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            Pyruvate kinase M2 regulates gene transcription by acting as a protein kinase.

            Pyruvate kinase isoform M2 (PKM2) is a glycolysis enzyme catalyzing conversion of phosphoenolpyruvate (PEP) to pyruvate by transferring a phosphate from PEP to ADP. We report here that PKM2 localizes to the cell nucleus. The levels of nuclear PKM2 correlate with cell proliferation. PKM2 activates transcription of MEK5 by phosphorylating stat3 at Y705. In vitro phosphorylation assays show that PKM2 is a protein kinase using PEP as a phosphate donor. ADP competes with the protein substrate binding, indicating that the substrate may bind to the ADP site of PKM2. Our experiments suggest that PKM2 dimer is an active protein kinase, while the tetramer is an active pyruvate kinase. Expression of a PKM2 mutant that exists as a dimer promotes cell proliferation, indicating that protein kinase activity of PKM2 plays a role in promoting cell proliferation. Our study reveals an important link between metabolism alteration and gene expression during tumor transformation and progression. Copyright © 2012 Elsevier Inc. All rights reserved.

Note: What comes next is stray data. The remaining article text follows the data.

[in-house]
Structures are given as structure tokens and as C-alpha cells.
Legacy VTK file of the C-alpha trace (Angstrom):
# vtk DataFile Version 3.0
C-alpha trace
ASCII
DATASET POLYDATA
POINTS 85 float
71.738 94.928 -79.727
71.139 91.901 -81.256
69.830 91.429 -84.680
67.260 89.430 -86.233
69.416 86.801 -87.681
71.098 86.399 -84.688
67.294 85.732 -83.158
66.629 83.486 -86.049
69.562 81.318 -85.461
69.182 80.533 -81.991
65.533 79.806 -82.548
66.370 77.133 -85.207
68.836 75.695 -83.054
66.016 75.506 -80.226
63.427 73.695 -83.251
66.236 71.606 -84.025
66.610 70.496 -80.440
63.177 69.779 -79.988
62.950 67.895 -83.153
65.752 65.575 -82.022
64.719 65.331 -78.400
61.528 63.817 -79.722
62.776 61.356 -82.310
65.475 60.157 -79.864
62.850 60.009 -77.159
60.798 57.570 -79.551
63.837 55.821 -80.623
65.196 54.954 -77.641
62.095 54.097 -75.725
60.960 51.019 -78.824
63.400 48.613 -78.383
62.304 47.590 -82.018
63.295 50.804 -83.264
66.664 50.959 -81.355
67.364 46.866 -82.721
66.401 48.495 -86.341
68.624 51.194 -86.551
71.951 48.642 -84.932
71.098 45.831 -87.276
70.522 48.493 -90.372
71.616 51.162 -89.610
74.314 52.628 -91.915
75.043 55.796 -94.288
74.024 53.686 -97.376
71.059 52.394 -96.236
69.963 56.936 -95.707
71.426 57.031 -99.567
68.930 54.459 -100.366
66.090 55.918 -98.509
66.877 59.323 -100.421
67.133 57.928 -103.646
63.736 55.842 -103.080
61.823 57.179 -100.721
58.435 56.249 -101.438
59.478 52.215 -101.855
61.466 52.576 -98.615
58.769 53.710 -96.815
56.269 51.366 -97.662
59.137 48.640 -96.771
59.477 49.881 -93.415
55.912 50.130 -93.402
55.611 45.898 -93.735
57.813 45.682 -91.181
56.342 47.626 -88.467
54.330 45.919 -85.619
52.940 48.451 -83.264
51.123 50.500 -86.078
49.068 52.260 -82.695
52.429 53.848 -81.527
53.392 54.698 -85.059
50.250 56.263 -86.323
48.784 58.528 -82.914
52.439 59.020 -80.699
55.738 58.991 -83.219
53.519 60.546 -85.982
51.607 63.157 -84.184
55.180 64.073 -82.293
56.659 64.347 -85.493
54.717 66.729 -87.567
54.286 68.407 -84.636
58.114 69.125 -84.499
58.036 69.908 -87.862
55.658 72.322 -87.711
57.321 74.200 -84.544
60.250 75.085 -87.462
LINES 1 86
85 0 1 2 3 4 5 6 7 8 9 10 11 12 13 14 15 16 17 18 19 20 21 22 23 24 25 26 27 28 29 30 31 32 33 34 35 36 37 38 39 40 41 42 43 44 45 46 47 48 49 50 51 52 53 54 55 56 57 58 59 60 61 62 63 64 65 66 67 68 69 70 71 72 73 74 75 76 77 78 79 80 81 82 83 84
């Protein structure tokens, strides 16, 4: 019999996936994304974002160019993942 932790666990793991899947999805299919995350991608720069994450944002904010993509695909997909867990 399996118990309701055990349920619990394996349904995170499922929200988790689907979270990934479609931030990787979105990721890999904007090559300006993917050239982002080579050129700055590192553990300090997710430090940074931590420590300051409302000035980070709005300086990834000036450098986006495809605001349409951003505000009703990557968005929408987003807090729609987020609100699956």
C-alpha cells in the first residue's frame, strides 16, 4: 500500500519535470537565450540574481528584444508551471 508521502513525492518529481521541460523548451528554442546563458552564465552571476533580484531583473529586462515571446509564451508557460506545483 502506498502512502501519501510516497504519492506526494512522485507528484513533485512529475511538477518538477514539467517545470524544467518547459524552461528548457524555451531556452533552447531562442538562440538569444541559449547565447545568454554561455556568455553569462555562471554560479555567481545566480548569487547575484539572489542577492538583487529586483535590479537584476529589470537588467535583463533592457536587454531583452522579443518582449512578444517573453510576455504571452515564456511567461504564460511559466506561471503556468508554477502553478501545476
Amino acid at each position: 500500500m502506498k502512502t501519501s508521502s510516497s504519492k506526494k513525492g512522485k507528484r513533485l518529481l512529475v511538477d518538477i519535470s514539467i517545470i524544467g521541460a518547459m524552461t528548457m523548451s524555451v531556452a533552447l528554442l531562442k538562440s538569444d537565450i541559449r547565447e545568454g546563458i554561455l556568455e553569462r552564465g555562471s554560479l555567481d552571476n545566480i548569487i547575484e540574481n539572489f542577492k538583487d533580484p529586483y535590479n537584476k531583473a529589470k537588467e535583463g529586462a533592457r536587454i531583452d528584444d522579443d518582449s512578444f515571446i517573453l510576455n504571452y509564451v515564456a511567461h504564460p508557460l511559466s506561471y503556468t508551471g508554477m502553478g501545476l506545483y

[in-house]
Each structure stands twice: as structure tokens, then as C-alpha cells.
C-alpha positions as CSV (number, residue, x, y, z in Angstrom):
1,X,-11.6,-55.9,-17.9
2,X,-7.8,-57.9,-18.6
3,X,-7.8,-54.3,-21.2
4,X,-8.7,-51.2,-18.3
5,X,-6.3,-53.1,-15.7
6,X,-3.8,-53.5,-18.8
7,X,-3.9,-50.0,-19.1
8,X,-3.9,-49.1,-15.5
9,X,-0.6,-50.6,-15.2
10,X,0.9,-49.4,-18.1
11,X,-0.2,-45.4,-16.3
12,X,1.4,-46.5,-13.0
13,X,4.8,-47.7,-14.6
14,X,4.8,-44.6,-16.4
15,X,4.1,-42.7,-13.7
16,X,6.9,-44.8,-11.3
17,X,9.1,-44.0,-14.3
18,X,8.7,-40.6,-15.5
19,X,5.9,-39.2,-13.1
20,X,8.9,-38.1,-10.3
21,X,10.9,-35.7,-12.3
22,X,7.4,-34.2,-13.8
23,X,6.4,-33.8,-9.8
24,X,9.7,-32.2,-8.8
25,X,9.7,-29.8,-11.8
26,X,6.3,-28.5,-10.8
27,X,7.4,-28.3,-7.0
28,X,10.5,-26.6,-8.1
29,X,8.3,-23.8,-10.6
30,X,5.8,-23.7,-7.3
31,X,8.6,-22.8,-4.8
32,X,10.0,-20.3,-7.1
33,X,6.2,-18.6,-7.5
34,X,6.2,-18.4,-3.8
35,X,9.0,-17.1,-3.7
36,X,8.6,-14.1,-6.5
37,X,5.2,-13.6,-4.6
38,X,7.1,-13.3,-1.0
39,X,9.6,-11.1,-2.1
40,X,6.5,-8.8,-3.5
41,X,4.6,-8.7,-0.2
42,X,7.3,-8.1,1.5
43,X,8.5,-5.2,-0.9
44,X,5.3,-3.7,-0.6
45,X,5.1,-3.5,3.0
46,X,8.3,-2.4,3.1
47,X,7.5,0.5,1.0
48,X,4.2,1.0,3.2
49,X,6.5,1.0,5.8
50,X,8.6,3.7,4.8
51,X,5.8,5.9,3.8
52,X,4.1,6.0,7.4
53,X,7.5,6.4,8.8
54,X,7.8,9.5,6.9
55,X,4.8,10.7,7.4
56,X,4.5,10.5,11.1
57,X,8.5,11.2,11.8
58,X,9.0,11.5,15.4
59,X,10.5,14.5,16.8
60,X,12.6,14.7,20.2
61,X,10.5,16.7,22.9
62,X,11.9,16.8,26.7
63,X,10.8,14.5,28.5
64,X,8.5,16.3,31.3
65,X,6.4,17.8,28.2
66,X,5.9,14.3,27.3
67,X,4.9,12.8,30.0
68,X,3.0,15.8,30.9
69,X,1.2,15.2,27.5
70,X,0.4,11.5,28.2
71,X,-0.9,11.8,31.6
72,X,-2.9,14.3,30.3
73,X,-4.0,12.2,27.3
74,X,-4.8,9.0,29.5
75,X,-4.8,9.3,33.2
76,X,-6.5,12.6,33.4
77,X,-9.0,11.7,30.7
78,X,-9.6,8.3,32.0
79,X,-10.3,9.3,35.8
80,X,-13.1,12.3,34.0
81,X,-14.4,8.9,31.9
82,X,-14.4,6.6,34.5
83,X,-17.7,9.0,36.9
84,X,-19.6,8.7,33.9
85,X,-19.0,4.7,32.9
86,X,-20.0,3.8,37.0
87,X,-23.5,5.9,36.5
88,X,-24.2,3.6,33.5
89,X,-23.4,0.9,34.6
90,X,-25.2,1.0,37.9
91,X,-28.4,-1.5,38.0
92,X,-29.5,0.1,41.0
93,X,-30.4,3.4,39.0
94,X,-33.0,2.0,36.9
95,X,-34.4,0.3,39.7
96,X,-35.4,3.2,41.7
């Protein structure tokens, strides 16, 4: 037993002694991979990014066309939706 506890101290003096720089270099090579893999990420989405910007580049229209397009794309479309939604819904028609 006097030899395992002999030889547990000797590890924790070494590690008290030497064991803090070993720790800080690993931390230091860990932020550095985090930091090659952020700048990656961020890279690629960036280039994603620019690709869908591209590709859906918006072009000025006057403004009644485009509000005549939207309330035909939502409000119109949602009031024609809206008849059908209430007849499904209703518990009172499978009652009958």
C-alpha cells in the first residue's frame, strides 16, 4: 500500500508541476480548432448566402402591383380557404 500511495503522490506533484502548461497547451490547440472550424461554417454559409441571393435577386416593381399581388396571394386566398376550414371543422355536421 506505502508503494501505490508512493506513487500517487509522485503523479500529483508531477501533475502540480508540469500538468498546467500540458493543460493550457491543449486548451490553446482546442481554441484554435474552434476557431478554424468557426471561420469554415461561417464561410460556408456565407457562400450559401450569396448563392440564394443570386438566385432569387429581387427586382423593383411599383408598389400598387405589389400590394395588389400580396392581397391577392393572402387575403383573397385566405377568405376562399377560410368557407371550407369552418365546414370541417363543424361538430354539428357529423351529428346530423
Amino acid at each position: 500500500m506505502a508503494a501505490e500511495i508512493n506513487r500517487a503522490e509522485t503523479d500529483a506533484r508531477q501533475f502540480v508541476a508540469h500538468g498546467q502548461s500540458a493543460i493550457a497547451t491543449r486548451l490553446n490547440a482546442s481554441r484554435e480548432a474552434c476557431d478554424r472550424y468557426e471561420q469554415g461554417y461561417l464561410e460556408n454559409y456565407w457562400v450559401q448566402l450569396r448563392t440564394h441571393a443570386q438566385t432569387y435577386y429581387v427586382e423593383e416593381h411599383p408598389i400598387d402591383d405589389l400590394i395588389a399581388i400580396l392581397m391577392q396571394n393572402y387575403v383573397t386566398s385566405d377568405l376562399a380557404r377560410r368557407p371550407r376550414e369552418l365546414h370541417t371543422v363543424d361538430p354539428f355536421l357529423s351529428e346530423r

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              Hypoxia and metabolic adaptation of cancer cells